Are we ever what we have? Or are we what we enjoy? Do the tiny worms that wriggle into what we thought was good, make everything contaminated?
When my life’s most trusted and sacred hopes turned into dust after my temple marriage of 22 years crashed and burned, I tossed all of my old beliefs. All my old hopes, practices, dreams—they all went into the it doesn’t work file. I tried new ways, new people, and new ideas and yet, I was left equally empty.
There is a saying, “don’t toss the baby out with the bath water.” I thought it a foolish saying until I felt intense pain, tossed out too much and new pain resulted from the new losses. I asked my visiting teachers not to give me lessons of more things I couldn’t do, when I could barely convince myself to get up and get dressed each morning.
I couldn’t read. I hated church and detested listening to conference or reading the Ensign. None of it spoke to me or my situation any longer. No one understood. I dated non-LDS men, tried bars, parties, many on-the-edge-but-not-off activities that allowed me to barely keep my temple recommend while stepping very close to the edge. One day I realized as yet another non-LDS good man told me how hard it was to be with me. We couldn’t do anything, go anywhere on Sunday, be intimate enough for him or relax with a glass of wine. I was still too Mormon. I ached to be accepted, but wasn’t in either society: LDS or non-LDS.Like the objects of my world, some required tossing. Some were beyond redemption, but not all. I made the grave mistake of tossing everything I’d ever believed; not realizing the empty treasure box was just as terrible as the worm-infested one.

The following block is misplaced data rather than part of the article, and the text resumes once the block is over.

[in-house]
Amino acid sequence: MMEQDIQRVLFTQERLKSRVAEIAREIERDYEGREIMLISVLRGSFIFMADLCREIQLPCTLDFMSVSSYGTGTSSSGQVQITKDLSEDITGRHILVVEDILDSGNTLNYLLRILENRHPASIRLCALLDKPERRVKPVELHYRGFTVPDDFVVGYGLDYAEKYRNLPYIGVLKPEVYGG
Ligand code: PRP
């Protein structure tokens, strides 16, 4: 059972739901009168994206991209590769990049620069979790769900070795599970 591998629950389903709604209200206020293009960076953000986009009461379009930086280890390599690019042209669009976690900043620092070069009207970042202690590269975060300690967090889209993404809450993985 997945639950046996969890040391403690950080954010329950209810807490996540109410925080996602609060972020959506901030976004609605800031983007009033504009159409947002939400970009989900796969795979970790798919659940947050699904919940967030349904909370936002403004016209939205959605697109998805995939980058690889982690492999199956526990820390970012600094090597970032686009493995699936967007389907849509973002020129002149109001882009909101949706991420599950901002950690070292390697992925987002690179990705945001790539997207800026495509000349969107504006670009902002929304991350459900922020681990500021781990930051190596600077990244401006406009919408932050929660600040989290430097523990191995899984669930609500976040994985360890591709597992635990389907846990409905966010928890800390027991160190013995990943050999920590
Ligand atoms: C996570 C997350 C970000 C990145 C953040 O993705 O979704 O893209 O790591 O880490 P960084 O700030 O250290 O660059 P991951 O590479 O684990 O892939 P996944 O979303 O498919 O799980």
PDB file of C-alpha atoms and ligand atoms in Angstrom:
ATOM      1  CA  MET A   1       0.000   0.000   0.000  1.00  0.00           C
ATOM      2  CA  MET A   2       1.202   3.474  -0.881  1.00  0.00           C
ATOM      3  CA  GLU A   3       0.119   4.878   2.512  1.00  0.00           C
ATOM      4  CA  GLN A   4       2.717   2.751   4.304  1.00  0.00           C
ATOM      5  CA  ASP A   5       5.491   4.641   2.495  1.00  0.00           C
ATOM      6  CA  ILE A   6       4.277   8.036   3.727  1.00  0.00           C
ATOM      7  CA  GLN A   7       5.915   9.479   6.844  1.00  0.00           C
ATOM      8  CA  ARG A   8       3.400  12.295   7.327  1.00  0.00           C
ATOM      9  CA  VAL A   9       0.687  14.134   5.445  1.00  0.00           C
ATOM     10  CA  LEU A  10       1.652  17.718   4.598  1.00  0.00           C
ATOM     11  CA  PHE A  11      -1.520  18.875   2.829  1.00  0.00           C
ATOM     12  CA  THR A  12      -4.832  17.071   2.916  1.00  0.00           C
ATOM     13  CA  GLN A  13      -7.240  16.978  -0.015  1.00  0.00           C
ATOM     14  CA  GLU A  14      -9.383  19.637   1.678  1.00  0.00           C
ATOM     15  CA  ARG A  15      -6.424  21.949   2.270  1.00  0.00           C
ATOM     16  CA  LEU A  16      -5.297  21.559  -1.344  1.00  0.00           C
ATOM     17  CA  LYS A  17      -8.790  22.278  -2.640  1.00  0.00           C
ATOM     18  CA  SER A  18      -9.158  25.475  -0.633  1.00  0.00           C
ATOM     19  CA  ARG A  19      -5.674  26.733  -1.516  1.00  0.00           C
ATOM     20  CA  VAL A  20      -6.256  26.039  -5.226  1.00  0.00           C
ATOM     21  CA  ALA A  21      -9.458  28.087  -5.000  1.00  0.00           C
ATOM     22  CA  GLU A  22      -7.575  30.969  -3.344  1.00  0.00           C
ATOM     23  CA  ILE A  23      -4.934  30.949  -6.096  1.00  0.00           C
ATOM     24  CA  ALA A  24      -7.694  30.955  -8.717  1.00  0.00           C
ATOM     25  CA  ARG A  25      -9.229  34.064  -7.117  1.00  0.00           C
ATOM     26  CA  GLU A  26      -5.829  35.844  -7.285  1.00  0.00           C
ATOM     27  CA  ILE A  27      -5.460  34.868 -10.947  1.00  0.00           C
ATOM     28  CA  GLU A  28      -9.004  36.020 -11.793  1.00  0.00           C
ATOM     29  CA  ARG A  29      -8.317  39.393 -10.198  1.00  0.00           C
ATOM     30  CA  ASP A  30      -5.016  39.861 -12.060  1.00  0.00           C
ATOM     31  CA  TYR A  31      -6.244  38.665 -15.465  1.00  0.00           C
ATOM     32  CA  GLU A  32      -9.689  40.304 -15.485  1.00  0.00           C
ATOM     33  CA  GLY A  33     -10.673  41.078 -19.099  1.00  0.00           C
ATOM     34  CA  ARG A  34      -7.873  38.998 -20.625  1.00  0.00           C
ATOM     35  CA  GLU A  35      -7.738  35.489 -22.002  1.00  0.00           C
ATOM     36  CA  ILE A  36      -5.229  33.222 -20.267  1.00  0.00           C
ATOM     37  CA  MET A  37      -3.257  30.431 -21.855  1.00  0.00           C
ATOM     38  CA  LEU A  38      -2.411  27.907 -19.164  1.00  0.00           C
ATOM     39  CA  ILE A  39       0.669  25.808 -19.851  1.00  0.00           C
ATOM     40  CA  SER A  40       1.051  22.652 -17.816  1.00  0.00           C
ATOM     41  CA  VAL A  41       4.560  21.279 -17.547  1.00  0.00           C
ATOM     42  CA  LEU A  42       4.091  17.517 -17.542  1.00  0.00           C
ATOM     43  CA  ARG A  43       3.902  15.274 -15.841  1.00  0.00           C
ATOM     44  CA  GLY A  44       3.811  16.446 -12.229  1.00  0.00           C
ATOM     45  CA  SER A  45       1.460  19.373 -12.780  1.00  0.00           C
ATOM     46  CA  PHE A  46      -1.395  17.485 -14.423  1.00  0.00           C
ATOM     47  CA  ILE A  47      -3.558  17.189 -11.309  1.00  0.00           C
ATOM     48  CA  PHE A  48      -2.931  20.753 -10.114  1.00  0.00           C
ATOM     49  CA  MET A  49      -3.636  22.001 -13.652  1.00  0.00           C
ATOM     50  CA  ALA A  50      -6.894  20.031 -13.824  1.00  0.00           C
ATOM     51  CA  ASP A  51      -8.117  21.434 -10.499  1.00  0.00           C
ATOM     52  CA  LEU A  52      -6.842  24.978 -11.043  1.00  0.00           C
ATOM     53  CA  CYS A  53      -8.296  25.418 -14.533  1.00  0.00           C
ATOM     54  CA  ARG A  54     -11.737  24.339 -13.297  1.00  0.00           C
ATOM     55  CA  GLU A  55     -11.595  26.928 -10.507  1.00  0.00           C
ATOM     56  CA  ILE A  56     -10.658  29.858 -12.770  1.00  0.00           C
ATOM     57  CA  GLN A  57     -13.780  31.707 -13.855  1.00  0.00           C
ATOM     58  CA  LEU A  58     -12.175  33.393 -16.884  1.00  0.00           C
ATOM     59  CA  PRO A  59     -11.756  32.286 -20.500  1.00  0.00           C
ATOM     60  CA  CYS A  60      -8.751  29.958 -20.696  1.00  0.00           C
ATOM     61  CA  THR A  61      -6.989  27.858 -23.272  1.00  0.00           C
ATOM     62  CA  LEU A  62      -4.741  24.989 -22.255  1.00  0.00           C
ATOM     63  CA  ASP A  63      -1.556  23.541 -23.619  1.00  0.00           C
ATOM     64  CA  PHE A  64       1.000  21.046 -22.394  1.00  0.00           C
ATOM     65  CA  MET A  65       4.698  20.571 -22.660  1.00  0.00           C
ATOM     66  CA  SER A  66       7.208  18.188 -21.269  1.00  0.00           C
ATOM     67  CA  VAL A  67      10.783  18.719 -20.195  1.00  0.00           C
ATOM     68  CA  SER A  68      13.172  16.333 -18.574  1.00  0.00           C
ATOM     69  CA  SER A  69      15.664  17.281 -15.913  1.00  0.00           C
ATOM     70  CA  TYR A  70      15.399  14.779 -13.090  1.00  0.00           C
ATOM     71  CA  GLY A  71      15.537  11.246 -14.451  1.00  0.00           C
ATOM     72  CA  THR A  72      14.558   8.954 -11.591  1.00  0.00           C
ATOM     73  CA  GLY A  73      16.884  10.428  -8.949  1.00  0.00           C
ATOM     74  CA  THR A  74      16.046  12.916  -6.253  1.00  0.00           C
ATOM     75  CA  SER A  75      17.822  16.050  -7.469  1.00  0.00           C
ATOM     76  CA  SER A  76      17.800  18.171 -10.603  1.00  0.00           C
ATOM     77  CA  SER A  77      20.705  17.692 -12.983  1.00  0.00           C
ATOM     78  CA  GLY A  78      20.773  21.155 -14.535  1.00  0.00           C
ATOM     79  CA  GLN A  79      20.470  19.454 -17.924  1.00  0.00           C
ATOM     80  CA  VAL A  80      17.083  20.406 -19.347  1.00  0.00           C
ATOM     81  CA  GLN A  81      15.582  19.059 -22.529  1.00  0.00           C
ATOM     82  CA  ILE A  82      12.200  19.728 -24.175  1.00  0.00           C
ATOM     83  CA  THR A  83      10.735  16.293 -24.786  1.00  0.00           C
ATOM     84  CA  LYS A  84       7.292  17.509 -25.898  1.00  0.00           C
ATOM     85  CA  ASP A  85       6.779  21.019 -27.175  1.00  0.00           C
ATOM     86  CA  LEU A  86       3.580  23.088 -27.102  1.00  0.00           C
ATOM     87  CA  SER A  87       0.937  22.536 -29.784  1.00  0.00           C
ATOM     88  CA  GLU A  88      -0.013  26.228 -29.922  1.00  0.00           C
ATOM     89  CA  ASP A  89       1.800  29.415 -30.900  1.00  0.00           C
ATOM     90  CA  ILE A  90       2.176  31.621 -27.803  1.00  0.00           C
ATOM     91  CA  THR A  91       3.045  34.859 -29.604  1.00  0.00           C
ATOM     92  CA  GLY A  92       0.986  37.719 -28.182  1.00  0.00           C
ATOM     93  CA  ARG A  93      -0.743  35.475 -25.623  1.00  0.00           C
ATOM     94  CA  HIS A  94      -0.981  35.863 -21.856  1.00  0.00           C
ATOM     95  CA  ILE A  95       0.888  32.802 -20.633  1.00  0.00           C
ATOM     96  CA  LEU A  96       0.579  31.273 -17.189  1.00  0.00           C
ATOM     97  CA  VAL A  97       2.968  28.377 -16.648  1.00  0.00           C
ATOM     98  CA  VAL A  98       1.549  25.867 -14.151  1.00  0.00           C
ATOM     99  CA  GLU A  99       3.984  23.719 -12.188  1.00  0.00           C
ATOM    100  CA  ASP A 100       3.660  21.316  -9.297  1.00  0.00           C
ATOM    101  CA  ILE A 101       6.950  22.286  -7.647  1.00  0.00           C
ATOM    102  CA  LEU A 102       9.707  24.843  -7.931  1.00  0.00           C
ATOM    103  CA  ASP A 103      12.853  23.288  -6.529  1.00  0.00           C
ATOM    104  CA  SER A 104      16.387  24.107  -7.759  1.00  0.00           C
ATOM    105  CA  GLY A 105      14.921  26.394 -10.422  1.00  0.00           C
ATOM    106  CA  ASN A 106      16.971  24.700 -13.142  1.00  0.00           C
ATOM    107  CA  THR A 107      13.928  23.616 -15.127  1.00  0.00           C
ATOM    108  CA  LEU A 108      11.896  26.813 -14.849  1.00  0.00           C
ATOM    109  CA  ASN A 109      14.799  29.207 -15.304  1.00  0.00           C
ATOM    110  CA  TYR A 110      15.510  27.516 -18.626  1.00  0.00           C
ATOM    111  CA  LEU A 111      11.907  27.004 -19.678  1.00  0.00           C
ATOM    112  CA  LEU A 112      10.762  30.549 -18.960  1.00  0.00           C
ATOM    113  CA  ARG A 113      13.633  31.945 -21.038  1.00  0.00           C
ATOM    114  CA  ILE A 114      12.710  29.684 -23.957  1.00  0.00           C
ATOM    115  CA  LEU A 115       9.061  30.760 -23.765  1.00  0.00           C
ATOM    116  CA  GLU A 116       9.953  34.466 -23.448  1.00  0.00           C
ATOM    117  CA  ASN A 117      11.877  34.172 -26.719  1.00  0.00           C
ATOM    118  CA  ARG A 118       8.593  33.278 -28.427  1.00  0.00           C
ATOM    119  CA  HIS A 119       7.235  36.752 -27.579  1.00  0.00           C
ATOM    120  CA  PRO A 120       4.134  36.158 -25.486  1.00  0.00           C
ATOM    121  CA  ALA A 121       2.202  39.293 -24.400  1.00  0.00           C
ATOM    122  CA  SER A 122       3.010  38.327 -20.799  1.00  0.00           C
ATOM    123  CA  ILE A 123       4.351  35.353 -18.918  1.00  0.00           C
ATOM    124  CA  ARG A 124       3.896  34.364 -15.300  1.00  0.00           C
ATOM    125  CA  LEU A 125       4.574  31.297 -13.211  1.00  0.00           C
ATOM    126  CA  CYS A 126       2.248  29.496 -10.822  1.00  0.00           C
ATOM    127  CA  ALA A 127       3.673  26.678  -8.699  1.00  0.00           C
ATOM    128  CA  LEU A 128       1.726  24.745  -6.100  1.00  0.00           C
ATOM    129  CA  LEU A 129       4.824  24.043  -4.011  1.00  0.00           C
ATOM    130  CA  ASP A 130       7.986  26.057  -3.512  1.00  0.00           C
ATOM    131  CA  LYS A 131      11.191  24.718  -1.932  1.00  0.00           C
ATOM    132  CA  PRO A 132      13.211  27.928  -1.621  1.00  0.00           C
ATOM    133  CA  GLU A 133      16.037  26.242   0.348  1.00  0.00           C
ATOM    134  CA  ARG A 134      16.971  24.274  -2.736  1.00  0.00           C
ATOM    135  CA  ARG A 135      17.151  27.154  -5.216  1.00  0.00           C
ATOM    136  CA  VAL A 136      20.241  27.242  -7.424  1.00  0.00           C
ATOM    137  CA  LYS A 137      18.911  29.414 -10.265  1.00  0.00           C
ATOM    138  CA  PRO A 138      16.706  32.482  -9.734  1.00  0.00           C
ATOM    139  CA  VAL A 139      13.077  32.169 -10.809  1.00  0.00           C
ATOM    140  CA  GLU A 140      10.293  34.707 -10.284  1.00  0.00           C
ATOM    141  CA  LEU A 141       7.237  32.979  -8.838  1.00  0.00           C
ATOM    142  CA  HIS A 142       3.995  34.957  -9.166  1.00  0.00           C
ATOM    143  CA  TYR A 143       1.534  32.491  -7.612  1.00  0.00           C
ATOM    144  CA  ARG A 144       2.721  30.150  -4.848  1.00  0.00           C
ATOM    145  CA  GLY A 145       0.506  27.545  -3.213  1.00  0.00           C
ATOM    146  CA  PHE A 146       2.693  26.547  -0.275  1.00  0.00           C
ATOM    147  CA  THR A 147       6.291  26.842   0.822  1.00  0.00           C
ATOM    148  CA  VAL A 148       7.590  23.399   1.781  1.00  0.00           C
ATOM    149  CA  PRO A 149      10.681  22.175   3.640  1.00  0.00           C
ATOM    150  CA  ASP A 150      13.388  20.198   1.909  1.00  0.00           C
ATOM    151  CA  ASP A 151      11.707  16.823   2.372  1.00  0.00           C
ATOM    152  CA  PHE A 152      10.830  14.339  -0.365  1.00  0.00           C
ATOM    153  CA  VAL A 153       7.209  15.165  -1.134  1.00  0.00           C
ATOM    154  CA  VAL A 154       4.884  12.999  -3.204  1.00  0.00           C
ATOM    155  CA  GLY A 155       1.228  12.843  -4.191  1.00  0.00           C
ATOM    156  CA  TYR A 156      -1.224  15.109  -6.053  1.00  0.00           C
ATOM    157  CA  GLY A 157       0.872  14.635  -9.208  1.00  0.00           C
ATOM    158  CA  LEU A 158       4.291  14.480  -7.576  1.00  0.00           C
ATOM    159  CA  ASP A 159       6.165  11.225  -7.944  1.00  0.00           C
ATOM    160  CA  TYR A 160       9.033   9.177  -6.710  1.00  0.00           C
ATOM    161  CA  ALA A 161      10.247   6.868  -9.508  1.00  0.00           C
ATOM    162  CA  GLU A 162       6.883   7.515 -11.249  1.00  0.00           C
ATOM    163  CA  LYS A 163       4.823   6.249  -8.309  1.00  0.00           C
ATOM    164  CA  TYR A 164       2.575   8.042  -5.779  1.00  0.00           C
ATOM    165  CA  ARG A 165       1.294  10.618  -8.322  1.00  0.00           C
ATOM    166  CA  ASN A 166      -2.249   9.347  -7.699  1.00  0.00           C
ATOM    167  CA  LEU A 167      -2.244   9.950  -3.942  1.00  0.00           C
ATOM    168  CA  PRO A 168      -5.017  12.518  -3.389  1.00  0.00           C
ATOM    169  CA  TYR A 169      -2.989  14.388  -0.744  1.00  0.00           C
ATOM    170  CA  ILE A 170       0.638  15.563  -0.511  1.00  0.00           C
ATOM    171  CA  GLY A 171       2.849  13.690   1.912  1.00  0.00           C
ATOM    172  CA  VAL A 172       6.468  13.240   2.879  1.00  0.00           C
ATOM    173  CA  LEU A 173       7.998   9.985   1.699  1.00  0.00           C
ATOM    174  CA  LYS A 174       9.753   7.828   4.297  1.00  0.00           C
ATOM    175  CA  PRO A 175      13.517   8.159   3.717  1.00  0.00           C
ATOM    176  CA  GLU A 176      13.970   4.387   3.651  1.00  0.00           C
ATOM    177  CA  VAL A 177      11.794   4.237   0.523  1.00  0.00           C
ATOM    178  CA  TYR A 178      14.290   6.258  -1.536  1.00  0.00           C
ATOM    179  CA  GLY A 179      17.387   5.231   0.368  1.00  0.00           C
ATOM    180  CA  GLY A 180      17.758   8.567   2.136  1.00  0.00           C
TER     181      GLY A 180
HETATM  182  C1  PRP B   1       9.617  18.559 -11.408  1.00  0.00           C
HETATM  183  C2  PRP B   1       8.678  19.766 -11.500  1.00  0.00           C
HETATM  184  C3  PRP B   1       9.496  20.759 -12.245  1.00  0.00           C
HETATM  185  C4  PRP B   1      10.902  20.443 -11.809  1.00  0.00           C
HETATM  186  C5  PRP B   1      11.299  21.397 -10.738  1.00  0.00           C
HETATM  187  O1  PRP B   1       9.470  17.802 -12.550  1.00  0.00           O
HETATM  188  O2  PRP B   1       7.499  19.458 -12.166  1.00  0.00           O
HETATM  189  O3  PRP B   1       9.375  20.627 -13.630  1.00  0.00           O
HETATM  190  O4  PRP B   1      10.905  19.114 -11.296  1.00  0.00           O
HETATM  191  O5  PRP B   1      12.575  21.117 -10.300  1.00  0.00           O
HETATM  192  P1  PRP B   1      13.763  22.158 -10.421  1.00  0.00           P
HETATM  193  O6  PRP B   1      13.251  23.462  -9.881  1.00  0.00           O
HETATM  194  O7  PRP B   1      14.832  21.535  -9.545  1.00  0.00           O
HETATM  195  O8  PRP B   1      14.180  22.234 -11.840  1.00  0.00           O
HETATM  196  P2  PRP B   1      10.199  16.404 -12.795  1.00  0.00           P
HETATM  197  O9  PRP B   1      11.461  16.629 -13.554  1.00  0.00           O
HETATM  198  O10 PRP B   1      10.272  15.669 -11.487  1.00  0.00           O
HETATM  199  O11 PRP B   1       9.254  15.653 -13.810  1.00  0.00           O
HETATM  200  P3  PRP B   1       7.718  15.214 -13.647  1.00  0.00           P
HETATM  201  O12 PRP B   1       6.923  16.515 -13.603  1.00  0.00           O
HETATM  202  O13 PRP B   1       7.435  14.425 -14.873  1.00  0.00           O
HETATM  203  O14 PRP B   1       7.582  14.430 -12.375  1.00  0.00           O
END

I am the woman who wrote about not being good enough. I see the flaws, the places I could and should do better. That makes it difficult to receive compliments, and to be content with any accomplishment.